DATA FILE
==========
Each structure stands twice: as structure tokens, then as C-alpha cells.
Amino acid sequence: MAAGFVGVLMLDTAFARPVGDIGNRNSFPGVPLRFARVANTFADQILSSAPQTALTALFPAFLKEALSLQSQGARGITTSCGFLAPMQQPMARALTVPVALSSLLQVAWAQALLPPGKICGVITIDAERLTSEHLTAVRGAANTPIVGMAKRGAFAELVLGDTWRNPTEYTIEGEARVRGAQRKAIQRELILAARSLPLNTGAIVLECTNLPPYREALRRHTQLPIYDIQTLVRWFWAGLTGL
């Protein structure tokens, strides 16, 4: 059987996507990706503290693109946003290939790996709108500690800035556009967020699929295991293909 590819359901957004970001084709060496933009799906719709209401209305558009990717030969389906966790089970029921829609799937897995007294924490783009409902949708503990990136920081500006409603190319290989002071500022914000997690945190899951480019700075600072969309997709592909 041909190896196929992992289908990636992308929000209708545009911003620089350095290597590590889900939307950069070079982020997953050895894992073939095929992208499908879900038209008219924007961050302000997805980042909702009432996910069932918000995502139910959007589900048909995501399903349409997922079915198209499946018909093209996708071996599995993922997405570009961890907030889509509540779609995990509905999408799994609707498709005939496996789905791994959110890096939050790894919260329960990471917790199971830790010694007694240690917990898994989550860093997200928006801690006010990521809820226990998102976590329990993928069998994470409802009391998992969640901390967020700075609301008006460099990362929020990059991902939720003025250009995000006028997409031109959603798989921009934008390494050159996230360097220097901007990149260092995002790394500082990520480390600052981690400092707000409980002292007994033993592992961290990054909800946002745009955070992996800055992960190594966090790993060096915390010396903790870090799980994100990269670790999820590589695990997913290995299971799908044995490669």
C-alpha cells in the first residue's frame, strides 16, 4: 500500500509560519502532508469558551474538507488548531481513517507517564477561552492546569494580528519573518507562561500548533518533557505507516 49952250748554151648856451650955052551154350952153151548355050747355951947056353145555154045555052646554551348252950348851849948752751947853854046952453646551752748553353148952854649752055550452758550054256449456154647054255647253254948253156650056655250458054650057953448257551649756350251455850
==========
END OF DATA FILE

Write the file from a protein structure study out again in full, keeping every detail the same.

Each structure stands twice: as structure tokens, then as C-alpha cells.
Amino acid sequence: MAAGFVGVLMLDTAFARPVGDIGNRNSFPGVPLRFARVANTFADQILSSAPQTALTALFPAFLKEALSLQSQGARGITTSCGFLAPMQQPMARALTVPVALSSLLQVAWAQALLPPGKICGVITIDAERLTSEHLTAVRGAANTPIVGMAKRGAFAELVLGDTWRNPTEYTIEGEARVRGAQRKAIQRELILAARSLPLNTGAIVLECTNLPPYREALRRHTQLPIYDIQTLVRWFWAGLTGL
């Protein structure tokens, strides 16, 4: 059987996507990706503290693109946003290939790996709108500690800035556009967020699929295991293909 590819359901957004970001084709060496933009799906719709209401209305558009990717030969389906966790089970029921829609799937897995007294924490783009409902949708503990990136920081500006409603190319290989002071500022914000997690945190899951480019700075600072969309997709592909 041909190896196929992992289908990636992308929000209708545009911003620089350095290597590590889900939307950069070079982020997953050895894992073939095929992208499908879900038209008219924007961050302000997805980042909702009432996910069932918000995502139910959007589900048909995501399903349409997922079915198209499946018909093209996708071996599995993922997405570009961890907030889509509540779609995990509905999408799994609707498709005939496996789905791994959110890096939050790894919260329960990471917790199971830790010694007694240690917990898994989550860093997200928006801690006010990521809820226990998102976590329990993928069998994470409802009391998992969640901390967020700075609301008006460099990362929020990059991902939720003025250009995000006028997409031109959603798989921009934008390494050159996230360097220097901007990149260092995002790394500082990520480390600052981690400092707000409980002292007994033993592992961290990054909800946002745009955070992996800055992960190594966090790993060096915390010396903790870090799980994100990269670790999820590589695990997913290995299971799908044995490669």
C-alpha cells in the first residue's frame, strides 16, 4: 500500500509560519502532508469558551474538507488548531481513517507517564477561552492546569494580528519573518507562561500548533518533557505507516 49952250748554151648856451650955052551154350952153151548355050747355951947056353145555154045555052646554551348252950348851849948752751947853854046952453646551752748553353148952854649752055550452758550054256449456154647054255647253254948253156650056655250458054650057953448257551649756350251455850